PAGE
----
A survey of Hamiltonians found widespread support for an “open streets” pilot project that would see King Street East closed to vehicular traffic between Gage and Gore parks for a one-day street festival.
But the idea will have to wait until next summer, as city staff does not have enough time to turn a stretch of one of the city’s busiest roads into a “temporary linear urban park” this year.
Council approved the Gage-to-Gore open streets idea in principle in May but told staff to gather resident feedback.
Of the 986 survey responses, 86 per cent were in favour of closing the road to traffic for at least one summertime weekend day, while 13 per cent were opposed, according to a report prepared by transportation planning director Brian Hollingworth that will be presented to councillors at Thursday’s meeting of the general issues committee.
Twelve respondents were undecided.
The positive response rate jumps to 90 per cent when only considering the three postal codes that encompass the proposed route of the urban park between Gage and Gore. Those neighbourhoods saw a high response rate in the survey, staff noted.
Residents who live or work in the area were strongly in favour of closing the road to traffic.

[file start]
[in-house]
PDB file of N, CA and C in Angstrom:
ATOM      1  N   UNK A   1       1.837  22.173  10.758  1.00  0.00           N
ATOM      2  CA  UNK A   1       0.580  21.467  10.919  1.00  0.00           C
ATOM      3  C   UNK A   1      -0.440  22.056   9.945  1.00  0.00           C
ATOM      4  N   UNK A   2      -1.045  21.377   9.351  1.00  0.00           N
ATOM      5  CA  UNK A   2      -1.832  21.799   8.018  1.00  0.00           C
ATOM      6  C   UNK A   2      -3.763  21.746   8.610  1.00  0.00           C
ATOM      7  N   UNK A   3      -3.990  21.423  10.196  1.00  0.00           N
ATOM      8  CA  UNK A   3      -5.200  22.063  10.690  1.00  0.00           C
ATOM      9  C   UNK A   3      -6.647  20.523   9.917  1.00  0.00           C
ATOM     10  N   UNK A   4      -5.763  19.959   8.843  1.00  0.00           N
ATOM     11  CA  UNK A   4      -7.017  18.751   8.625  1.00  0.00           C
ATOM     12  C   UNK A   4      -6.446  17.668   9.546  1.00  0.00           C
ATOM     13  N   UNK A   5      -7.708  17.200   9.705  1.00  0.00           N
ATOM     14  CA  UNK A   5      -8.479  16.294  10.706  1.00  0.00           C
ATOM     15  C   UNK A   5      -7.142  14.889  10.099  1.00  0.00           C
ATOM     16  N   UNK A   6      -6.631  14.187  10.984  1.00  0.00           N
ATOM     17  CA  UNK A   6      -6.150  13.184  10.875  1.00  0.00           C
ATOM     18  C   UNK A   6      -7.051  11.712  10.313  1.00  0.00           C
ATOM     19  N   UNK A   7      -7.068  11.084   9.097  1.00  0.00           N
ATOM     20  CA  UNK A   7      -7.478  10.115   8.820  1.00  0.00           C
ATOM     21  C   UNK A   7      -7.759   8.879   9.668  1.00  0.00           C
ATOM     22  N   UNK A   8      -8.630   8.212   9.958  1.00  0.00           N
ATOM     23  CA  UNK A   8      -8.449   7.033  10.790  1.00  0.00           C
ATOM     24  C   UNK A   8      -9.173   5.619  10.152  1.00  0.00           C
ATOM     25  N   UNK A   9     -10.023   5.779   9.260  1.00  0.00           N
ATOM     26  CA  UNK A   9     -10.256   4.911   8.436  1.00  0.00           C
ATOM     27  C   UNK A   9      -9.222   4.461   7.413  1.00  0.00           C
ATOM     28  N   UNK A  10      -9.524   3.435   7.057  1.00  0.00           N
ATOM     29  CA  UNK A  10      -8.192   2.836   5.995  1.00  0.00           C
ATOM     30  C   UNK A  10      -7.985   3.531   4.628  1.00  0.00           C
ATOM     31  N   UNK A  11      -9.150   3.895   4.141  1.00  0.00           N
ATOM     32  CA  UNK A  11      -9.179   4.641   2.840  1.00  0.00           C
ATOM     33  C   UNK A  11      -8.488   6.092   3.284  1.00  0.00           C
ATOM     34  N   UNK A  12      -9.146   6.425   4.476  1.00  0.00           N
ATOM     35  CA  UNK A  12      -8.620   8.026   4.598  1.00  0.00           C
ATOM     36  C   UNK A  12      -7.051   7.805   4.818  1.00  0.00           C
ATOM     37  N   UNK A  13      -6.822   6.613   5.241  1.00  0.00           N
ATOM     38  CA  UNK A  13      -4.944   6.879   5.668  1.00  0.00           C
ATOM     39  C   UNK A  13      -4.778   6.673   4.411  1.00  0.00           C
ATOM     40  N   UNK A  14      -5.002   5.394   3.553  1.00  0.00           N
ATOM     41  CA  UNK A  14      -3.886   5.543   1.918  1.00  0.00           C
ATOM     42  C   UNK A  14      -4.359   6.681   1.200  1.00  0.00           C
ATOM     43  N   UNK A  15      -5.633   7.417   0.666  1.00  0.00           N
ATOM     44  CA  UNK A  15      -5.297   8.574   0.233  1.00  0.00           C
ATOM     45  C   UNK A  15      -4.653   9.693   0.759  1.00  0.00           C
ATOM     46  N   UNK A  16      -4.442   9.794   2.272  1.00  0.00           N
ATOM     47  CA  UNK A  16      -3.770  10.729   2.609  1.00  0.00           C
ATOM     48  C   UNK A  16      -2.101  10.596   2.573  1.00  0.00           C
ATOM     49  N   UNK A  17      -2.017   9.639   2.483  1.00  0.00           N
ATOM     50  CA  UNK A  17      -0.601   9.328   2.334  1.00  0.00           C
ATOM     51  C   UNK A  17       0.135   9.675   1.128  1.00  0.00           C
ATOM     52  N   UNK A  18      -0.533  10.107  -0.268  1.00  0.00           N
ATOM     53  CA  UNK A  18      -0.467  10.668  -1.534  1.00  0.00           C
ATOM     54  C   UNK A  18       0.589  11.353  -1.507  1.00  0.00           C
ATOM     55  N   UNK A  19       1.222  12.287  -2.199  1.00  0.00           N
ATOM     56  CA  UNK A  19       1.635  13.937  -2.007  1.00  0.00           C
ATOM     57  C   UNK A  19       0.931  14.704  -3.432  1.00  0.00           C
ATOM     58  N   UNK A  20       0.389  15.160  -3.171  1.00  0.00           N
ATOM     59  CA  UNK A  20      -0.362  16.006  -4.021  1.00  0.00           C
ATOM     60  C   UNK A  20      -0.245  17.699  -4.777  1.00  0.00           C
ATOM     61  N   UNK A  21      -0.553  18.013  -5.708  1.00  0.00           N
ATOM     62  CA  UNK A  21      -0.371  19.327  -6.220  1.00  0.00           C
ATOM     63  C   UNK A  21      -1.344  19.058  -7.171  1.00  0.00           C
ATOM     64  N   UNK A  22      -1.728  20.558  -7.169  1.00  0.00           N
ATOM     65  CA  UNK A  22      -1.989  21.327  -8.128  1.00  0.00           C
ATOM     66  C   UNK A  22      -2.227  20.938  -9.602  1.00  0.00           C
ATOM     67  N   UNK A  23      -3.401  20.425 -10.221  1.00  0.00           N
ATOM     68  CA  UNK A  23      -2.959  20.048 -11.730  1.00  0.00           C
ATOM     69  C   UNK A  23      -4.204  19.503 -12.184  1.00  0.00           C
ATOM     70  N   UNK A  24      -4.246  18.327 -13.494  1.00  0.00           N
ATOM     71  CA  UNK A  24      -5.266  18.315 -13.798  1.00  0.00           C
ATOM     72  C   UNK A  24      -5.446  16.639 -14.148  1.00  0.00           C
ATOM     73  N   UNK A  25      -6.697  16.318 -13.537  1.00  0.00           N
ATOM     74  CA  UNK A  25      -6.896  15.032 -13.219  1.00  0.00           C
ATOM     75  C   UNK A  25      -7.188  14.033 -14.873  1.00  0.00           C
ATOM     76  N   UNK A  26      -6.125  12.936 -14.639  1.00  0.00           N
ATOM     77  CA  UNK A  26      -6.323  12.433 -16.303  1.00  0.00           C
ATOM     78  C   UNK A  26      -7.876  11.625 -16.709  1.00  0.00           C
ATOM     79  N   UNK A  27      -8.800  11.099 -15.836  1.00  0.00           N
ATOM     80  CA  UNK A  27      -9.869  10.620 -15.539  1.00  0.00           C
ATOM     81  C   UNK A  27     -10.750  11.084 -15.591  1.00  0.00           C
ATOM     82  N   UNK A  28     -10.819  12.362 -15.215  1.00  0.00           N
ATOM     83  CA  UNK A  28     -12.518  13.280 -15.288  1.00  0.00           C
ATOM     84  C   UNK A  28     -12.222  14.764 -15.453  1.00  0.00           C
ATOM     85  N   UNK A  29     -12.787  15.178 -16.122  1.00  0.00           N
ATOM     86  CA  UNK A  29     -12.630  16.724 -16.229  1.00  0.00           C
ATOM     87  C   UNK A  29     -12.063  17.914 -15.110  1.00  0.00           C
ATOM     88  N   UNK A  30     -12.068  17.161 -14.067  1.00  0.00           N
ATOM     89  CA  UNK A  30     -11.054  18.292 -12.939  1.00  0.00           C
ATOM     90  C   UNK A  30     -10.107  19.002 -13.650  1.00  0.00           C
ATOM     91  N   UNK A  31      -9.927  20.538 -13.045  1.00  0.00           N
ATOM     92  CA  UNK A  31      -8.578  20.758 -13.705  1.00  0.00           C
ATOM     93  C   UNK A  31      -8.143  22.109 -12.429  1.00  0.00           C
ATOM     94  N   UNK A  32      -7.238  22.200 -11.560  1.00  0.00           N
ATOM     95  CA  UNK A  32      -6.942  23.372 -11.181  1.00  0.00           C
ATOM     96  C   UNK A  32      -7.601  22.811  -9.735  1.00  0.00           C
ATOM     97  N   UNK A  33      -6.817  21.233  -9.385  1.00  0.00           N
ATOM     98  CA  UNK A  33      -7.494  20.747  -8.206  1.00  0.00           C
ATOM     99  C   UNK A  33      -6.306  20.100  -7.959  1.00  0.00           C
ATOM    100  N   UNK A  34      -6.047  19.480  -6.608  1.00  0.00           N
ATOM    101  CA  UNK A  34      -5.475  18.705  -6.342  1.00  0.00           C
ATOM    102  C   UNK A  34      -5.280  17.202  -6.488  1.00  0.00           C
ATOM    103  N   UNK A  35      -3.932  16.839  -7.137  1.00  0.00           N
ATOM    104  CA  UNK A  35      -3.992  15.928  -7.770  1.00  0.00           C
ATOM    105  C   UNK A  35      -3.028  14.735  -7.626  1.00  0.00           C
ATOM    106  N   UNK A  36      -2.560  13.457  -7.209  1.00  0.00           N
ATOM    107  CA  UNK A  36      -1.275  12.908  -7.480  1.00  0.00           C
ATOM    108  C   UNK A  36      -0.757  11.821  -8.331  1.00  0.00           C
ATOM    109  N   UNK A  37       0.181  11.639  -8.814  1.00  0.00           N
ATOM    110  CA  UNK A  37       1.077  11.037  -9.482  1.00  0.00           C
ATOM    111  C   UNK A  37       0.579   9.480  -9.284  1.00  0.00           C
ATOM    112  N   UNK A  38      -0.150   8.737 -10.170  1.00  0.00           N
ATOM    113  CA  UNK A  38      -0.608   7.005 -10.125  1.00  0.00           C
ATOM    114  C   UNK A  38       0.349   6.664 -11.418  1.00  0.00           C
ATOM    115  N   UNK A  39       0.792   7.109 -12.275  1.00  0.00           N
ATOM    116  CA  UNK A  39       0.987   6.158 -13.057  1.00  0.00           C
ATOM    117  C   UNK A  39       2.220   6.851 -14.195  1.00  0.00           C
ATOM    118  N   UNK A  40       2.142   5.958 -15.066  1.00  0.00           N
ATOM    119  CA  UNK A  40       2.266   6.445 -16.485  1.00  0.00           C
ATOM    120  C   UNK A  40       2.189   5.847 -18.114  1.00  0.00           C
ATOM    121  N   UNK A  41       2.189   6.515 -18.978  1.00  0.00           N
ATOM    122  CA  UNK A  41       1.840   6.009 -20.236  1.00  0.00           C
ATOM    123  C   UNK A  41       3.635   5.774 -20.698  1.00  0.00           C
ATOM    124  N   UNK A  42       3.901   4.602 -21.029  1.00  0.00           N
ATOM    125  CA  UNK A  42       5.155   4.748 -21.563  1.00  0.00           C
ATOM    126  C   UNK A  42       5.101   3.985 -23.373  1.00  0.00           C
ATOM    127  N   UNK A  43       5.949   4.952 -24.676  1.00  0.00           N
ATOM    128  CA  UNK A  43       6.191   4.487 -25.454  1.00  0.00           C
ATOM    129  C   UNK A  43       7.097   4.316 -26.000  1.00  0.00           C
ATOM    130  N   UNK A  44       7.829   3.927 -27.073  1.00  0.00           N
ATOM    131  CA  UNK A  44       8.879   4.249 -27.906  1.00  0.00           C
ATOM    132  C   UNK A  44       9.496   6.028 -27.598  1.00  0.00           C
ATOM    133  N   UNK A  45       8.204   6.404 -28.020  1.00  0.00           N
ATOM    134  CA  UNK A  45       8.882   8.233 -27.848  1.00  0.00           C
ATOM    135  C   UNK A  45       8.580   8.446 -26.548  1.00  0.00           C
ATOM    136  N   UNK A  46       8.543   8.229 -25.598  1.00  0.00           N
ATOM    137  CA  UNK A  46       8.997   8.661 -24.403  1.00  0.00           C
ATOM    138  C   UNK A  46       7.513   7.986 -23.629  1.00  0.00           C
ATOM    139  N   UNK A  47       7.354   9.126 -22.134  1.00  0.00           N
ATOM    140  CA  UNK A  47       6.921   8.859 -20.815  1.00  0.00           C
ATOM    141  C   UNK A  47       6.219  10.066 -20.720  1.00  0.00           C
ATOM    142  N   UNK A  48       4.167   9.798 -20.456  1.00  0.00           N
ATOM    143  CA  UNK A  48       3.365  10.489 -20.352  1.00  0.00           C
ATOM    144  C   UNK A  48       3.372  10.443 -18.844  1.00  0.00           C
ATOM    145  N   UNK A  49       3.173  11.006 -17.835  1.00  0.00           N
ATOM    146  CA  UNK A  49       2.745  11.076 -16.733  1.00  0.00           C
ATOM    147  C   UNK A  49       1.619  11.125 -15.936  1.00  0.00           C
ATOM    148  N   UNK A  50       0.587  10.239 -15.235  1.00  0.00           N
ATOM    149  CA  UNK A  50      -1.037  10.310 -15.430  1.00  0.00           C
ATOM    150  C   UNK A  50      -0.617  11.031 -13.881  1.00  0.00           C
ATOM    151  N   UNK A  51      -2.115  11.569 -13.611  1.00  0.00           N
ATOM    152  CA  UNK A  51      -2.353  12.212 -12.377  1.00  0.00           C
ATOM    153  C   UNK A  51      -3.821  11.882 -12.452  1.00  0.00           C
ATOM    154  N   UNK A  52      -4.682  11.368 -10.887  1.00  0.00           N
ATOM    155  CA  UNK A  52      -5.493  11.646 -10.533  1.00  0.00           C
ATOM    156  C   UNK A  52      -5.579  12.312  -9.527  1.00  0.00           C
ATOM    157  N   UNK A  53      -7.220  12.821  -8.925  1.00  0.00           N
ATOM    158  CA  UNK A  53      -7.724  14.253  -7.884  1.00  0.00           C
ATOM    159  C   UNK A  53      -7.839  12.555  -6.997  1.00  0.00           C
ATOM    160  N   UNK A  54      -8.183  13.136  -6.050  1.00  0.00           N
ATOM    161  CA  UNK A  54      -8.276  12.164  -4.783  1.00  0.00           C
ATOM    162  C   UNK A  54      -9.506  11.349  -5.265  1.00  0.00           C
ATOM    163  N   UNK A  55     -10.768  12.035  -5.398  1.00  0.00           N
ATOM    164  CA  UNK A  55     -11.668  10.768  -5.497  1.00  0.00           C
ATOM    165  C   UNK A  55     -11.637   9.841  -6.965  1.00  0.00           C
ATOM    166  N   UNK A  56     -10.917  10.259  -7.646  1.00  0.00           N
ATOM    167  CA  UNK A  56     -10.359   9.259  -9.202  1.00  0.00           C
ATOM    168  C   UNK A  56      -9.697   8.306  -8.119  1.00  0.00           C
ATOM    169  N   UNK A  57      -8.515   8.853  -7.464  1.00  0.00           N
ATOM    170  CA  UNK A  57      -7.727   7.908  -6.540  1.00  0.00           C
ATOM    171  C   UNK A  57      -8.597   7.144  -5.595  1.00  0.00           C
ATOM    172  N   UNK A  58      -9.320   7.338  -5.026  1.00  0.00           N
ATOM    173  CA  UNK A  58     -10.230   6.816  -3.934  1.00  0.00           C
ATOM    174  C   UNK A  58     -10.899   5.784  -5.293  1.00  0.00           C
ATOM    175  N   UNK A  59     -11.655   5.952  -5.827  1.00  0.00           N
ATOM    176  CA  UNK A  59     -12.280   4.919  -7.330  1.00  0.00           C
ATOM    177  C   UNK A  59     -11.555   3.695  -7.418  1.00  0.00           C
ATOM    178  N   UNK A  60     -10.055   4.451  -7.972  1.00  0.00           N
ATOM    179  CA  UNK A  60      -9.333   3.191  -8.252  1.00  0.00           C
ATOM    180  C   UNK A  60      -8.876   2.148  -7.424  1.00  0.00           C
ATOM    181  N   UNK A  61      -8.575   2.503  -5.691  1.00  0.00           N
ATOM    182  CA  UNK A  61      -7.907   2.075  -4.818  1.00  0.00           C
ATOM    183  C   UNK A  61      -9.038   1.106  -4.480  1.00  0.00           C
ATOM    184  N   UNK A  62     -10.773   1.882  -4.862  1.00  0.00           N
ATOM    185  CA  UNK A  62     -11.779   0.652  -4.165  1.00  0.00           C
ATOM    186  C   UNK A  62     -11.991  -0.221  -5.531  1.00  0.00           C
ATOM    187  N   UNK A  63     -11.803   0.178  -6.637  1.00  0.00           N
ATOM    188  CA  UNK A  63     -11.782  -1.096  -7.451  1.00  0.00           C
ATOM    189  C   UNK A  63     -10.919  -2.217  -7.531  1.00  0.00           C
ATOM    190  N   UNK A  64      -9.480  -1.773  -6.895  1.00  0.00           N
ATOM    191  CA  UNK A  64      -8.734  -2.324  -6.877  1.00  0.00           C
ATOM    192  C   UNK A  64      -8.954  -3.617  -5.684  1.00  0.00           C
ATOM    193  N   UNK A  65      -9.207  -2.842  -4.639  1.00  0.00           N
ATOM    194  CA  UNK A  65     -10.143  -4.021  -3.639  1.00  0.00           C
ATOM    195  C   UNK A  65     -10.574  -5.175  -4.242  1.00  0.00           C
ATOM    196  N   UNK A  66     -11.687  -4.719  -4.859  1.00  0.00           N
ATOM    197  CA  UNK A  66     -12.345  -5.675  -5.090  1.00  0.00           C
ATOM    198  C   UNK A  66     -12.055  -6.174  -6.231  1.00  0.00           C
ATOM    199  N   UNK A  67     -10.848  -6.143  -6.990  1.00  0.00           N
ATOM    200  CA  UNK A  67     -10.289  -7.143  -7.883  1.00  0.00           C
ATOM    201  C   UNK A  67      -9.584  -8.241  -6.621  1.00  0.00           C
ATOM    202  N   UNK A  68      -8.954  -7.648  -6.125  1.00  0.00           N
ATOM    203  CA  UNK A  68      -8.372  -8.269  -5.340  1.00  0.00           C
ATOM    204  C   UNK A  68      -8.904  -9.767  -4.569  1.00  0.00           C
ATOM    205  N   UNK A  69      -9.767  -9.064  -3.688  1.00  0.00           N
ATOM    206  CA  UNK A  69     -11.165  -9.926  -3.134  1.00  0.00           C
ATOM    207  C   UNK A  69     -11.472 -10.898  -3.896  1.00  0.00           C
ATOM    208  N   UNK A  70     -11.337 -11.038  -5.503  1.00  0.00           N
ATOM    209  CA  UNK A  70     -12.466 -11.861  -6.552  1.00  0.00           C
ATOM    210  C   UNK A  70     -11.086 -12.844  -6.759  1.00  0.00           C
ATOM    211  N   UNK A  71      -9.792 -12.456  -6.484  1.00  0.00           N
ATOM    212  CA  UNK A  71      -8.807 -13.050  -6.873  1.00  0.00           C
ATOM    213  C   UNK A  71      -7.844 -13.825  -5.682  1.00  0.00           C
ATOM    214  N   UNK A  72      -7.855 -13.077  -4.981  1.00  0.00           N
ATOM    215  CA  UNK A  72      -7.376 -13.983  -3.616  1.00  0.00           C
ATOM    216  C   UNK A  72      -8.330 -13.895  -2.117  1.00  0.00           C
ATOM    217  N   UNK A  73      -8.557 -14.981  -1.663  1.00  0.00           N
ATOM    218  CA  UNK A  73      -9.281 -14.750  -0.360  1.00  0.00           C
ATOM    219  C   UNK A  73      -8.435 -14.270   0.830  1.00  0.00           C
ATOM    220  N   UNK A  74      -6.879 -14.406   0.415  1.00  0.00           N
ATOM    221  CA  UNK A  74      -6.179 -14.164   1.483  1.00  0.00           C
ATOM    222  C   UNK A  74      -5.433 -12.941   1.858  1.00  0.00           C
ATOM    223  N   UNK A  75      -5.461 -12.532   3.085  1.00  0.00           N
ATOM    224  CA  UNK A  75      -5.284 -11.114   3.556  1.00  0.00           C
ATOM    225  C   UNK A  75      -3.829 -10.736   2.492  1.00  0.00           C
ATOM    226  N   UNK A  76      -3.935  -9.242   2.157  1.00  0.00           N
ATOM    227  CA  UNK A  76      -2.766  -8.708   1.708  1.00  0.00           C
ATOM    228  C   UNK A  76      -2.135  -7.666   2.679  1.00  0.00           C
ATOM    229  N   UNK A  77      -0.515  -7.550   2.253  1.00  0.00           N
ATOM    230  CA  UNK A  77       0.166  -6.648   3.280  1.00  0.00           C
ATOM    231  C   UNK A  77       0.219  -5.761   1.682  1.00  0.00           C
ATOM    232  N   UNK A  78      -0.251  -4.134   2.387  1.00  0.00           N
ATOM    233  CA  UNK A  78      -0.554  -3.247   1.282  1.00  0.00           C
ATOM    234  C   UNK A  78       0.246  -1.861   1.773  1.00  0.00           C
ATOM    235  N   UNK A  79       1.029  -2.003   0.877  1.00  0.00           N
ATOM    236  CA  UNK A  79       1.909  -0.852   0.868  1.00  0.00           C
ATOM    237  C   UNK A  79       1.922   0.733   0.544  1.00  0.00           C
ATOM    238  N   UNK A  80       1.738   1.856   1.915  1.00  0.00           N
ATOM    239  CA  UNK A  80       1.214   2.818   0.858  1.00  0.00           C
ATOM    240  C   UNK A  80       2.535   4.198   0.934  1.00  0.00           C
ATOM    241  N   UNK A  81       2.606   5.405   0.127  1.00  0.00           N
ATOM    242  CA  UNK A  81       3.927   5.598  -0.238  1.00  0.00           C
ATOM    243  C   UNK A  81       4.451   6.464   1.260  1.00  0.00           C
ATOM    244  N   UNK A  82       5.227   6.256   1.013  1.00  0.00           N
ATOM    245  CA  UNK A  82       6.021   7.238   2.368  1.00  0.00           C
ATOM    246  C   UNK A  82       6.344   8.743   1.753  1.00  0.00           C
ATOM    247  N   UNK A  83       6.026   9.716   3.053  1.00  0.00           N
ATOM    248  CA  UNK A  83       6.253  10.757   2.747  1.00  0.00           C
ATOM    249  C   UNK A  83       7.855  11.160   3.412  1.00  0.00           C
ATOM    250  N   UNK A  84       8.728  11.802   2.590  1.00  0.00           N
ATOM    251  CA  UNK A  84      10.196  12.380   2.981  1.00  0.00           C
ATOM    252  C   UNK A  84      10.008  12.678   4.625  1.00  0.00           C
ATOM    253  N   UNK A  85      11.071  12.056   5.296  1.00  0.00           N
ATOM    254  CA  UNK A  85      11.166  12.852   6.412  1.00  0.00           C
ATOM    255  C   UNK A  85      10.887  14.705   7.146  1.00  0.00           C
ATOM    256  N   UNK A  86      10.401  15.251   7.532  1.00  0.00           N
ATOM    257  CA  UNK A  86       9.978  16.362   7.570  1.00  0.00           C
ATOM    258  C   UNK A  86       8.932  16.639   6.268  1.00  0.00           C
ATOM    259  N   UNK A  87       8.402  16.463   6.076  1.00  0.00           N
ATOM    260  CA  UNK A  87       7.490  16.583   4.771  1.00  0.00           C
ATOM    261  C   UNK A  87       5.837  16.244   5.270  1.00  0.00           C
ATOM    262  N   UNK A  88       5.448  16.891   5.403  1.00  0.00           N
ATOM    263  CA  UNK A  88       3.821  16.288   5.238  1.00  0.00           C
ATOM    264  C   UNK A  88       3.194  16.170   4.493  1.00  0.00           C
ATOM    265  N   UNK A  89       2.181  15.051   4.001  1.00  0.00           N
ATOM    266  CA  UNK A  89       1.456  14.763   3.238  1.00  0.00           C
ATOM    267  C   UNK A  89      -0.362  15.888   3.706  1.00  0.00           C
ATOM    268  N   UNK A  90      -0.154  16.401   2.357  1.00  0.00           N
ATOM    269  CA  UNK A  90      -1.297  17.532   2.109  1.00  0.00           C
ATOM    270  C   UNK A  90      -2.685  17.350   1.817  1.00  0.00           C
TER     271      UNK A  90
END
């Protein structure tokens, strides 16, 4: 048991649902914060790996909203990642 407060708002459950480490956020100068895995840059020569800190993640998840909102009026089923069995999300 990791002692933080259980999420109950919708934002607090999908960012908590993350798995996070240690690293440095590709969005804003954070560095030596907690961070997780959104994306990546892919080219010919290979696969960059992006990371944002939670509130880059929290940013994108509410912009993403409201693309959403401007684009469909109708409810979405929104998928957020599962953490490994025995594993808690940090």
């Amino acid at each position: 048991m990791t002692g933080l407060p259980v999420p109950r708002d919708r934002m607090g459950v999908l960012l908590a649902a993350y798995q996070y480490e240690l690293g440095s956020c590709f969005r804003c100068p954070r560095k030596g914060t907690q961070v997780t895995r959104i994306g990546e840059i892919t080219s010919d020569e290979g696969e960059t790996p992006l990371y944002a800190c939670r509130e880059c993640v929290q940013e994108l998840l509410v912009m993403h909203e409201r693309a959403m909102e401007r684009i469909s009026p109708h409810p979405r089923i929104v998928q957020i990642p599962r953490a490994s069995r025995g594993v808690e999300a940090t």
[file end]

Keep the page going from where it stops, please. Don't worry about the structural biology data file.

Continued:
People who travel along King were also supportive, though that segment did account for 74 of the no votes, along with 295 in favour.
The survey found closing King for the day would prompt the vast majority of respondents to walk, cycle or take transit to get downtown. On a normal day, most respondents said they would most likely drive.
The staff report says many residents in favour of the pilot project want to see more accessible public spaces whose purpose is “creating more space for people and decreasing the number of cars downtown, increasing safety, reducing noise, and benefiting the environment.”
Residents’ ideas for how to fill a car-free King include open-air markets, buskers, food and drink vendors, public art, games and pop-up installations.
As planning continues, city staff will consult with emergency services, the downtown BIA and business owners and residents along the proposed route.
J.P. Antonacci, Local Journalism Initiative Reporter, The Hamilton Spectator